DEAR DR. ROACH: Today, we heard about a new vaccine for shingles. However, very little was discussed about what it does that the older version does not do, nor was there any advice as to a safe period of time between administering the older version and the current version of the shingles vaccination.
Should we proceed with the new shingles vaccination? Should we be concerned about the time between the first and second versions of the vaccination? What does the second version do differently or better than the first? — D.S.M.
ANSWER: The subunit vaccine (Shingrix) appears to have better and longer-lasting protection against shingles and its feared complication, post-herpetic neuralgia. In studies, the vaccine was about 97 percent effective at preventing shingles (3 people per 10,000 in the vaccine group versus 90 people per 10,000 in the placebo group over three years). At the time of this writing, the Centers for Disease Control and Prevention is recommending this vaccine for adults over 50 with normal immune systems and for those who have previously received the older Zostavax vaccine. The side effects are mostly local, such as a sore arm, and last a few days. Serious side effects are rare.
The studies were done on adults who had received the Zostavax vaccine more than five years previously. I don’t know if the CDC will make a different recommendation from that, but I will write an updated column when I know. Unfortunately, there are no 100 percent guarantees in medicine, but 97 percent effectiveness is very, very good. I expect to ask my doctor about getting this vaccine at my next visit.
DEAR DR. ROACH: A recent column was from a woman who’s had her spleen and three-fourths of her pancreas removed. She was reluctant to get pneumonia and flu vaccines. I’m writing to add my plea to this woman to please at least get the pneumonia vaccine.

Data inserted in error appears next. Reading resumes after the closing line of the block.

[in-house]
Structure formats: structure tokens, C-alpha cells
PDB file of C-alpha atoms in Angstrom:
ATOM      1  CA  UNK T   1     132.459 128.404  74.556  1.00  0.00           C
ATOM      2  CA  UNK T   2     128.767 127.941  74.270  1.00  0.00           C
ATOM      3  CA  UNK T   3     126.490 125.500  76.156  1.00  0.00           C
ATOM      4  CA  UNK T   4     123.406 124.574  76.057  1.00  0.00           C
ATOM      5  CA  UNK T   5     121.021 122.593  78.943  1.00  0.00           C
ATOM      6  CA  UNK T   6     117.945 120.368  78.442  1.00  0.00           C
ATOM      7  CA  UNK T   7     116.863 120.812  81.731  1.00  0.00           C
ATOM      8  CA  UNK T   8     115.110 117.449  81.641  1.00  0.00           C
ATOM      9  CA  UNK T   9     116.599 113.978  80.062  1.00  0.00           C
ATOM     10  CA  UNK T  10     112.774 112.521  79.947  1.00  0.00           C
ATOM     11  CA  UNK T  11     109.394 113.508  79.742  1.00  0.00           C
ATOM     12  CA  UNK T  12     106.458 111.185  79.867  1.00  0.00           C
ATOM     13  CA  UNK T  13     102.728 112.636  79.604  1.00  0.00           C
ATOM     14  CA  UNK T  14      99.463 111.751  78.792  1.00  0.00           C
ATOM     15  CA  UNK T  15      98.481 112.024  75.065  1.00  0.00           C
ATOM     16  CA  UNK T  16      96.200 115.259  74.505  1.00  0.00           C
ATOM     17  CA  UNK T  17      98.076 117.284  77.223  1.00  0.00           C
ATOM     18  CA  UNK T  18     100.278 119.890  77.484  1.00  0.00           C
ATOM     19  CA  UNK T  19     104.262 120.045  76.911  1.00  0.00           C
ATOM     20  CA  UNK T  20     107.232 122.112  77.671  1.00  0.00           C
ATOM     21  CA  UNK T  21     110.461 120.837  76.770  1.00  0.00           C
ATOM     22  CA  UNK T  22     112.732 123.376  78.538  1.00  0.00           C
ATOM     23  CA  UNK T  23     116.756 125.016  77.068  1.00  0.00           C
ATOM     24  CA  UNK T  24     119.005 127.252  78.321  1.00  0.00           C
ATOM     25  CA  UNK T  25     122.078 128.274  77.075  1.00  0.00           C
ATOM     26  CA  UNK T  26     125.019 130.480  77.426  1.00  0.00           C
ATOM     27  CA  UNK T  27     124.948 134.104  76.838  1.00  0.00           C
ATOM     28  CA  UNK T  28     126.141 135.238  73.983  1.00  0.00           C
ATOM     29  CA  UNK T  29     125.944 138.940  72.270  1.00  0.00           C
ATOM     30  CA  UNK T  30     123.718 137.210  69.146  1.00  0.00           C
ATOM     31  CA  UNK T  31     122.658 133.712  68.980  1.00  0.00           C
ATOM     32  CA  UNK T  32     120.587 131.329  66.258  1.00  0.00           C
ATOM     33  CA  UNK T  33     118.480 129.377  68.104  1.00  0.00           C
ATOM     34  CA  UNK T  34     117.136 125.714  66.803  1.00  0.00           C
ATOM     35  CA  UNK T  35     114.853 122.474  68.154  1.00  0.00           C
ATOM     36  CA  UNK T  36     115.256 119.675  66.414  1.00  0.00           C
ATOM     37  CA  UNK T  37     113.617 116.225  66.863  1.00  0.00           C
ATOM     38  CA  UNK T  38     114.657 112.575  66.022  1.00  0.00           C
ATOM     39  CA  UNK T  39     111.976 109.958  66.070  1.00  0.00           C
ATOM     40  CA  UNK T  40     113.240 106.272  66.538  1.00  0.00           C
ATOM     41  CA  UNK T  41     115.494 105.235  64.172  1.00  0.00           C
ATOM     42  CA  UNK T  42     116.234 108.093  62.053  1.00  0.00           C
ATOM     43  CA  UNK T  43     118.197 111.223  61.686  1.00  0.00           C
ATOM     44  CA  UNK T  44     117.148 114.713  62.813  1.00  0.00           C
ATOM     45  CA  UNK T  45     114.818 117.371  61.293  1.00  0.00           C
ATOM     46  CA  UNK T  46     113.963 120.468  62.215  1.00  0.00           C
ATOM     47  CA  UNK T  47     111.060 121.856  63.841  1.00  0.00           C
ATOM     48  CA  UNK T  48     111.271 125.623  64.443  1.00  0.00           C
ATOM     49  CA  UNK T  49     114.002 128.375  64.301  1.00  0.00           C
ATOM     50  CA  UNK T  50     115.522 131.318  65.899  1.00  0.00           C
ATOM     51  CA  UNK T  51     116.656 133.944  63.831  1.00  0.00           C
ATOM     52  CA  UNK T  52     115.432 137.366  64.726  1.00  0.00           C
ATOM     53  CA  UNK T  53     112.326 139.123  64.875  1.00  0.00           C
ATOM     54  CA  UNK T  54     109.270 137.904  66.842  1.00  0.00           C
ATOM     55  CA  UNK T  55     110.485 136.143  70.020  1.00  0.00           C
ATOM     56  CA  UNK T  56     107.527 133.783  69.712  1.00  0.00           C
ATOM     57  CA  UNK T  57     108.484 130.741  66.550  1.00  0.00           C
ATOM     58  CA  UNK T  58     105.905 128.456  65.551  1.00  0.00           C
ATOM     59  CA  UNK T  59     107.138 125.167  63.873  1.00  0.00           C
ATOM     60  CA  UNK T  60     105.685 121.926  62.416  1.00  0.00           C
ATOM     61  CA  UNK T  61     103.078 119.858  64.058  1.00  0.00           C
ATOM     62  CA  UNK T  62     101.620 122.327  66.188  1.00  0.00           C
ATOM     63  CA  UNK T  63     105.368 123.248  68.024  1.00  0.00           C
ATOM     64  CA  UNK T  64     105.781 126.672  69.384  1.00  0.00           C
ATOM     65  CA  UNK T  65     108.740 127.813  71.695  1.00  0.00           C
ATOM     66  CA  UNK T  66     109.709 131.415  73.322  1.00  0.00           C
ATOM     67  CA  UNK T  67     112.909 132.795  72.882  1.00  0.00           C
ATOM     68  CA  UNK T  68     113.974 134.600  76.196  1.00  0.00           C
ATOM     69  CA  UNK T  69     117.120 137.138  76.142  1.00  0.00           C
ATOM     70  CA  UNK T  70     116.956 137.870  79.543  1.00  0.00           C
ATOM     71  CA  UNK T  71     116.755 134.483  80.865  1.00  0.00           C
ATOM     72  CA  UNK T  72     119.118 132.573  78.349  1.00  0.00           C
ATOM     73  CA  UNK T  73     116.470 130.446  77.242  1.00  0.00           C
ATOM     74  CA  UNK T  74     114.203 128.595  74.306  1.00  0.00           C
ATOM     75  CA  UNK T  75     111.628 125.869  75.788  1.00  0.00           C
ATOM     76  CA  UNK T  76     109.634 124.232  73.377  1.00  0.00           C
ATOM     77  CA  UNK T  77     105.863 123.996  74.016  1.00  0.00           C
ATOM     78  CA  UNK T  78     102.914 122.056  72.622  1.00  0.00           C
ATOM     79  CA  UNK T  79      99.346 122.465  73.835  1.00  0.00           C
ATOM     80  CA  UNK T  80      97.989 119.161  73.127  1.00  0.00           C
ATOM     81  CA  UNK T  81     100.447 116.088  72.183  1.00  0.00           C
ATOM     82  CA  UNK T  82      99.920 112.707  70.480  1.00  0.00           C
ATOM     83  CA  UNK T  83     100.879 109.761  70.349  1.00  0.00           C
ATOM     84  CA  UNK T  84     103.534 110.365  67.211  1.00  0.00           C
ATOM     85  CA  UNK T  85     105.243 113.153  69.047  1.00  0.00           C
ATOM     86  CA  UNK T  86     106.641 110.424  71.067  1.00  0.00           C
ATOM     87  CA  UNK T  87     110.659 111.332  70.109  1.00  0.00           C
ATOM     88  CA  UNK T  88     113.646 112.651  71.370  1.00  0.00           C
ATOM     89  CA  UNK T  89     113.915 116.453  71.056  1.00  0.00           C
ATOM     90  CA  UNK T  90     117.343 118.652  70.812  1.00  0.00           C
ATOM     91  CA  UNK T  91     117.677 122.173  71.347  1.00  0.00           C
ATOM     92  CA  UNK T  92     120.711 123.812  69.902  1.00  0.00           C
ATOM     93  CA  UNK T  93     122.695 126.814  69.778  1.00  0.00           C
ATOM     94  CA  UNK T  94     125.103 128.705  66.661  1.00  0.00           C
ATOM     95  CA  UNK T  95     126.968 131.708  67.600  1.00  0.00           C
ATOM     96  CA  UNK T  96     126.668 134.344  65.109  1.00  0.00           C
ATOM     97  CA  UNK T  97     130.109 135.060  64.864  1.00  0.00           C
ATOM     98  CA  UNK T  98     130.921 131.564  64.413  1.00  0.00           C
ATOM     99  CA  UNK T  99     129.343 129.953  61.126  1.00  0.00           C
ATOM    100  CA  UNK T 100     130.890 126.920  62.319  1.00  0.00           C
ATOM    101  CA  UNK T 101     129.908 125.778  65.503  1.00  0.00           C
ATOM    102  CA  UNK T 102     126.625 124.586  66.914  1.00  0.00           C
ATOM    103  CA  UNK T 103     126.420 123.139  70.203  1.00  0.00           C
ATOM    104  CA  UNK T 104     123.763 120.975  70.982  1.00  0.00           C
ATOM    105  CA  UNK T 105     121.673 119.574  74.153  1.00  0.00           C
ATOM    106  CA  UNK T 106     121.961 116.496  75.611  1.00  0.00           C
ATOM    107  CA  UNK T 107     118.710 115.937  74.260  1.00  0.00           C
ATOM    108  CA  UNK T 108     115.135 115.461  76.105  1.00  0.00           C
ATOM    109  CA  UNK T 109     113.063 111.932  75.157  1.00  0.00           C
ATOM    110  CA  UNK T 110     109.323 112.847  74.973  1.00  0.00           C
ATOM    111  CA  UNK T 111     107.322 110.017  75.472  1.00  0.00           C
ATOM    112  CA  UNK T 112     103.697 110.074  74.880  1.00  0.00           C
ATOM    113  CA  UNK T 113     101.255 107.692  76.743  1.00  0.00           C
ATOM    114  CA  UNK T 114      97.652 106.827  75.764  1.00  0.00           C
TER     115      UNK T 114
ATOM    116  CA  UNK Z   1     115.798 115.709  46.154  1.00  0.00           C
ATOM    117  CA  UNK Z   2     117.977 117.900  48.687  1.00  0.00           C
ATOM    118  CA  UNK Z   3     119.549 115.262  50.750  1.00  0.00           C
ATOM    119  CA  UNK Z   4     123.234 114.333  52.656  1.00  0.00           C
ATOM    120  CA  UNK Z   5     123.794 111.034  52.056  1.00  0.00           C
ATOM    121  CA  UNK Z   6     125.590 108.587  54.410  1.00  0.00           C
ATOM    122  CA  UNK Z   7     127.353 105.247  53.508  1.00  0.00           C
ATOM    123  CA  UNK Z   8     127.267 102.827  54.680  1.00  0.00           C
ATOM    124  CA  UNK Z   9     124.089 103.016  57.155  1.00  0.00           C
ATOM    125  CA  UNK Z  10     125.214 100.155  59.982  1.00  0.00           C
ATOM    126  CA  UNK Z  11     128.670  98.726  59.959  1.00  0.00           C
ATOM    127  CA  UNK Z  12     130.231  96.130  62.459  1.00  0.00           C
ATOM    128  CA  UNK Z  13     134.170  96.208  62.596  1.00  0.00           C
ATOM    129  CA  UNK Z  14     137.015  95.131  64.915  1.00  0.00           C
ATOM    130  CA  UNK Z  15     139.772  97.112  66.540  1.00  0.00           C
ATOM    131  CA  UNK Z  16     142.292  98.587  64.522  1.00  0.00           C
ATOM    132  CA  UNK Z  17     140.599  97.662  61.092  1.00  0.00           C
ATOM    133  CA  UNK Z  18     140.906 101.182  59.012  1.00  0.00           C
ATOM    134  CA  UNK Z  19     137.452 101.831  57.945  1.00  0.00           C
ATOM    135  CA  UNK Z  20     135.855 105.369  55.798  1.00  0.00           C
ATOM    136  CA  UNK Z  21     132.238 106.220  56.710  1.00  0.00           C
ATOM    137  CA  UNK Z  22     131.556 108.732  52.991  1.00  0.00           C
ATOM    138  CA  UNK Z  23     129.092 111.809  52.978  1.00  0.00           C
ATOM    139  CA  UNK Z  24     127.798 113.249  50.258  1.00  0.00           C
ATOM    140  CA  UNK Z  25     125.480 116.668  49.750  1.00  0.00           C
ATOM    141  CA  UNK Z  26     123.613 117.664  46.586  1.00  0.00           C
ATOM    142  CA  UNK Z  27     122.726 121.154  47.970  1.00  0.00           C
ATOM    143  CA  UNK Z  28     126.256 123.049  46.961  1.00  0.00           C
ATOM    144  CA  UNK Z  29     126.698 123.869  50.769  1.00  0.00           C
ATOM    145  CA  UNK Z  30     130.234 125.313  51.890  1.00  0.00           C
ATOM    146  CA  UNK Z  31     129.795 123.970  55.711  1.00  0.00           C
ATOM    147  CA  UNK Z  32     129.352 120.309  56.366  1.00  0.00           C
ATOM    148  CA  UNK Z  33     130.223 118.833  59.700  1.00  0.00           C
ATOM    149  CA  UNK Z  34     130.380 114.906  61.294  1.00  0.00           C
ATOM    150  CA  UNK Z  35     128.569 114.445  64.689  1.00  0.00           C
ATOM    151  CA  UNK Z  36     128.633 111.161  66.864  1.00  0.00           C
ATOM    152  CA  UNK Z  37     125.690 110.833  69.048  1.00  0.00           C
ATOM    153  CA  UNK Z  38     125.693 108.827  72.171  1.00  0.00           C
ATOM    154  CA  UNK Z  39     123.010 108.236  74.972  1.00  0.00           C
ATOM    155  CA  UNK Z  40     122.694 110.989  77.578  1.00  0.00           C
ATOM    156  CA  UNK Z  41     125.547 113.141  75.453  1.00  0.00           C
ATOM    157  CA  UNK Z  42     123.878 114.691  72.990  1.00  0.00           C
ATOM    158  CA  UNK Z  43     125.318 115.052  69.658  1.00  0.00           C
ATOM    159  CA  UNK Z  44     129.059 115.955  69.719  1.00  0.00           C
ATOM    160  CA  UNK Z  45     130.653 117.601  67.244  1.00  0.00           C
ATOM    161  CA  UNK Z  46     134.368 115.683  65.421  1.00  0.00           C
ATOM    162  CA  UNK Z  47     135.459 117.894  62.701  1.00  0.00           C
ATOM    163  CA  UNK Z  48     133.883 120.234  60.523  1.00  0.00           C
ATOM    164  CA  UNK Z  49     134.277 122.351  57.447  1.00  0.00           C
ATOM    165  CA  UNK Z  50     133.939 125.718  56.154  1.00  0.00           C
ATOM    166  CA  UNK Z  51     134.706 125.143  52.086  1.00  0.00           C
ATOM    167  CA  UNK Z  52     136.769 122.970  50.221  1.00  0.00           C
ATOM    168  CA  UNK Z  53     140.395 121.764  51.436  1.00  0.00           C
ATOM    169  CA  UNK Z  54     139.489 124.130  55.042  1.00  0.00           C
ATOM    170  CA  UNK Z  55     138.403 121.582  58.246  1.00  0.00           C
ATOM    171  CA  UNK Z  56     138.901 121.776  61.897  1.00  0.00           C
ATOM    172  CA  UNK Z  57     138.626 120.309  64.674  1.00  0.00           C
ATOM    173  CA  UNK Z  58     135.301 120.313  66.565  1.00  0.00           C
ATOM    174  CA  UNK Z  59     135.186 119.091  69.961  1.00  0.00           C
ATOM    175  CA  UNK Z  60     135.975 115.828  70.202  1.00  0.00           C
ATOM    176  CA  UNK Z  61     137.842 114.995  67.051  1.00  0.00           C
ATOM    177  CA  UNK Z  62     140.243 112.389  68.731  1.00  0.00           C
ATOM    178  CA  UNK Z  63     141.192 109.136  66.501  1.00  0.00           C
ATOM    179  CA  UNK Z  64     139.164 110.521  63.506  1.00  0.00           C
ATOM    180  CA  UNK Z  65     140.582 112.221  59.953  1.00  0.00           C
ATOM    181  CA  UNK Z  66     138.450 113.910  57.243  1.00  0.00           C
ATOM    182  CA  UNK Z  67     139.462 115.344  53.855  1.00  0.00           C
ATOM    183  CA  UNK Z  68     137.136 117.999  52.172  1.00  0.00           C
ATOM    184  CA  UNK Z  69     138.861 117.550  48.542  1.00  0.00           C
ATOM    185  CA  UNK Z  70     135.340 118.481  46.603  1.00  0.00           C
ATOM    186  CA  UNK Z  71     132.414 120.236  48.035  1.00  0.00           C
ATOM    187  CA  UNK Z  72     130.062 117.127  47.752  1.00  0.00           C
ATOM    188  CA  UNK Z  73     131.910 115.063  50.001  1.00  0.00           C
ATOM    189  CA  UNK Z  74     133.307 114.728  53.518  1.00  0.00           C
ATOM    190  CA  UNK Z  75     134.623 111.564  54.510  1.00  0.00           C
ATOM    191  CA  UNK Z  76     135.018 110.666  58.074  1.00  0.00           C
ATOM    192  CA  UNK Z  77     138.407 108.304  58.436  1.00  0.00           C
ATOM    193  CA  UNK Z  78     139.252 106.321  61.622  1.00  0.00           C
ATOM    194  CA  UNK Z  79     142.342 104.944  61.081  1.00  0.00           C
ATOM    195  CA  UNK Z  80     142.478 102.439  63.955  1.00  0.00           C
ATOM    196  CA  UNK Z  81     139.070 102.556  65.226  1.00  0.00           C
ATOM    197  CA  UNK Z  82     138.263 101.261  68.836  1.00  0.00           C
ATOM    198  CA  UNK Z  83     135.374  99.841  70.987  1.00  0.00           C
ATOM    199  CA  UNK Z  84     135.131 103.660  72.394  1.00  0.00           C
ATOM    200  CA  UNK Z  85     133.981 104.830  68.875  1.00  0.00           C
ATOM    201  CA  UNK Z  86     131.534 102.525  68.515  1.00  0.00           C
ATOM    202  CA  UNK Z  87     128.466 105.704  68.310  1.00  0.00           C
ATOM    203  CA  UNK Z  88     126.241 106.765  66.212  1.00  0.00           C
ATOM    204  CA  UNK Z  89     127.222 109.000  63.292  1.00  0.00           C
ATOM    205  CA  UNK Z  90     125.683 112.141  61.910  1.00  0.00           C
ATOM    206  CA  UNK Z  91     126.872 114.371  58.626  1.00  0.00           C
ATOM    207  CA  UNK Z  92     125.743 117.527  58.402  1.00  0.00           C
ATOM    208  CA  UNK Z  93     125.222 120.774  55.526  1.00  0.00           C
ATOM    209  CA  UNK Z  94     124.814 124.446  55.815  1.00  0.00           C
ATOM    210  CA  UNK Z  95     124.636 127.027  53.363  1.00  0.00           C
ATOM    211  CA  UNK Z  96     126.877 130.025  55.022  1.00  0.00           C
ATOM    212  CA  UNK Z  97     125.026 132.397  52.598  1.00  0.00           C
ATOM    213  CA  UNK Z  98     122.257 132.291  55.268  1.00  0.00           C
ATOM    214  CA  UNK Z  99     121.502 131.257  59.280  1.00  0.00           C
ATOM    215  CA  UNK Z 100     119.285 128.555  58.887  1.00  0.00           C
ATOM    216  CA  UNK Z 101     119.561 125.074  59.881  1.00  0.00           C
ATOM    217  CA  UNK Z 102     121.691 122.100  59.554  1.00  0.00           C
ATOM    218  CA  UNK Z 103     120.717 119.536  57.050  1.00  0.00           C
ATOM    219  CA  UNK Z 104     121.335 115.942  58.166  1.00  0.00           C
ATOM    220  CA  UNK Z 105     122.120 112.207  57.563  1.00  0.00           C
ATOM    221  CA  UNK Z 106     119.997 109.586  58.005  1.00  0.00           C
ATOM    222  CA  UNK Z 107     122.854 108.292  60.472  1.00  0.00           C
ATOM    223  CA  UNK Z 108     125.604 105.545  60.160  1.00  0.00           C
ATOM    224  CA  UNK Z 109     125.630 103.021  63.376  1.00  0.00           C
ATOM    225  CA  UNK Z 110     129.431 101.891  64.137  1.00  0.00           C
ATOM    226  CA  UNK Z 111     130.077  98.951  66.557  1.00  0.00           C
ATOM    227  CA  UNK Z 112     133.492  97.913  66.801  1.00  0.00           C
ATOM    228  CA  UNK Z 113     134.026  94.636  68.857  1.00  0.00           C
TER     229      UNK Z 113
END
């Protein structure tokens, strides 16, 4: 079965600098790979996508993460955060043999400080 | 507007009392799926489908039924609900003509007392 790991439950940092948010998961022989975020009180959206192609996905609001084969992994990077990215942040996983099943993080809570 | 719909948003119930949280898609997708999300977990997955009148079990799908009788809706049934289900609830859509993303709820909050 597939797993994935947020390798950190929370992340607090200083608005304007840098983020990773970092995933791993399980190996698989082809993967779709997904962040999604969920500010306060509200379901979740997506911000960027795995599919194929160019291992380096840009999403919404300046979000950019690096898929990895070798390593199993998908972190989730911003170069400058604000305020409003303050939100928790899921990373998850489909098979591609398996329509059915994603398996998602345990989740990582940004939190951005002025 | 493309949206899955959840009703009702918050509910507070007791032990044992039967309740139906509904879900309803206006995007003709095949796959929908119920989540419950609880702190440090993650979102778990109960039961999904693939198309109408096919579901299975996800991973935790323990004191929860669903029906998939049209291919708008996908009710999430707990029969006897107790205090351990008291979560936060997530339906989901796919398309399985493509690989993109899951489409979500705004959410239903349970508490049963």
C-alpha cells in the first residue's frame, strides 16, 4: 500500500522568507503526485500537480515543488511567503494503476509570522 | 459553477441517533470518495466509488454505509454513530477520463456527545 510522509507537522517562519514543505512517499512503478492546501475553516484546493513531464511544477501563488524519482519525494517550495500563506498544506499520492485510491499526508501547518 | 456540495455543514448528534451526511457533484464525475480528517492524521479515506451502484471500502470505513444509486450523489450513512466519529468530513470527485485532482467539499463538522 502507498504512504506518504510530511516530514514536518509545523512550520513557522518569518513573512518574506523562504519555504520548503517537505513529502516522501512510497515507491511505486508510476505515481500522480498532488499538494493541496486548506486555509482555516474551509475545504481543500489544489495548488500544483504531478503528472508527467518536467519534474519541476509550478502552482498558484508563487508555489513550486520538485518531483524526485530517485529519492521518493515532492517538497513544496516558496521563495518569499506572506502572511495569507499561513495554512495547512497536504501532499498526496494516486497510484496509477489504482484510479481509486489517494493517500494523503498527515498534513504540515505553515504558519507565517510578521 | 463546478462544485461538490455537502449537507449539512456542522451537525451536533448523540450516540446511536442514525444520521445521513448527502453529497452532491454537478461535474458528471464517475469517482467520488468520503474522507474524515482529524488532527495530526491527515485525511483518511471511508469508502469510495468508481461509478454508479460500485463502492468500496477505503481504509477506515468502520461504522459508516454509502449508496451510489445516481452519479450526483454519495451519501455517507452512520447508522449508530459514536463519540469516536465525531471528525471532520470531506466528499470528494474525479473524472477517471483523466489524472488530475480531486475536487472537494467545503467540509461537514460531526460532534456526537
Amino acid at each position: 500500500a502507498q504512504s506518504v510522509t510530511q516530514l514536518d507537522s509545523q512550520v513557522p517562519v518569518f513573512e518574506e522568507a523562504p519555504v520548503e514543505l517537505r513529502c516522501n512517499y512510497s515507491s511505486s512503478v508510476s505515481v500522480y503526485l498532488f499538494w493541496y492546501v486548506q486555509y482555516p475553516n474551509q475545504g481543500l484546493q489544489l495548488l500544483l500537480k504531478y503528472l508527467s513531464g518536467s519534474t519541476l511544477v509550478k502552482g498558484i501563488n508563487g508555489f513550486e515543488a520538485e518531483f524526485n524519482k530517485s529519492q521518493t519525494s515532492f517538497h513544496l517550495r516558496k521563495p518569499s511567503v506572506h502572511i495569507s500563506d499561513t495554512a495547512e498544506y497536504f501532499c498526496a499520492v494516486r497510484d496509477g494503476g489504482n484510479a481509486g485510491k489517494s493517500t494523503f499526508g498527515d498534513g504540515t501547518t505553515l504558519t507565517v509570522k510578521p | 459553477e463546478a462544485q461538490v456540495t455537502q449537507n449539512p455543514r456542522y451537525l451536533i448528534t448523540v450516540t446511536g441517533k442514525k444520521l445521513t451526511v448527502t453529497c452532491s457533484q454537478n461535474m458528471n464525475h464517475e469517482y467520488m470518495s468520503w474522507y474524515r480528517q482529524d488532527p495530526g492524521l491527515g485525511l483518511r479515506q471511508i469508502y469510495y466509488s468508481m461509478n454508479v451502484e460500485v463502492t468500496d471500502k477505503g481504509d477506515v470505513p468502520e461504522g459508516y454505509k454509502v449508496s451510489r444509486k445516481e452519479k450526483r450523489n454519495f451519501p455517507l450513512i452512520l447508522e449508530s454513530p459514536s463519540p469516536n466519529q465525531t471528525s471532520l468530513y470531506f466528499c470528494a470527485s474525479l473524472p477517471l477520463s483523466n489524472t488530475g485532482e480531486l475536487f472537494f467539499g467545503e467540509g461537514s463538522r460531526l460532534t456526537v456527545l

In 2006, I had my spleen removed to treat my ITP — immune thrombocytopenia, an autoimmune disease causing low platelets. That worked but, obviously, my immune system was compromised by the surgery. In April 2010, I contracted a pneumococcal pneumonia bacteria that sent me into septic shock. I survived that septic infection, but it cost me my hands and lower legs. I had had a pneumonia shot in 2006 after the spleen removal, to prevent just this type of infection. However, I was told that that vaccine did not have a long enough life to prevent my 2010 infection. Since then, I’ve had both the Prevnar 13 and Pneumovax 23 vaccines, and flu shots every year. I’ve been healthy ever since. So, my advice to this woman is to get any and all vaccines, or this could happen to her. — E.U.
ANSWER: I thank E.U. for writing. Pneumococcal sepsis is rare, but it’s a very serious infection. Vaccination can reduce the risk of sepsis by 75 percent. Both the PCV 13 and PPSV 23 are recommended for someone with no spleen: Ideally, the PCV 13 should be given first, followed a year later by the PPSV 23. I hope some readers will be motivated by E.U.’s experience to get these vaccines, which are recommended and important for most people over 65, but critically important in people with no spleen.
READERS: The booklet on heart attacks, America’s No. 1 killer, explains what happens, how they are treated and how they are avoided. Readers can order a copy by writing:
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Dr. Roach regrets that he is unable to answer individual letters, but will incorporate them in the column whenever possible. Readers may email questions to ToYourGoodHealth@med.cornell.edu or request an order form of available health newsletters at 628 Virginia Dr., Orlando, FL 32803. Health newsletters may be ordered from www.rbmamall.com.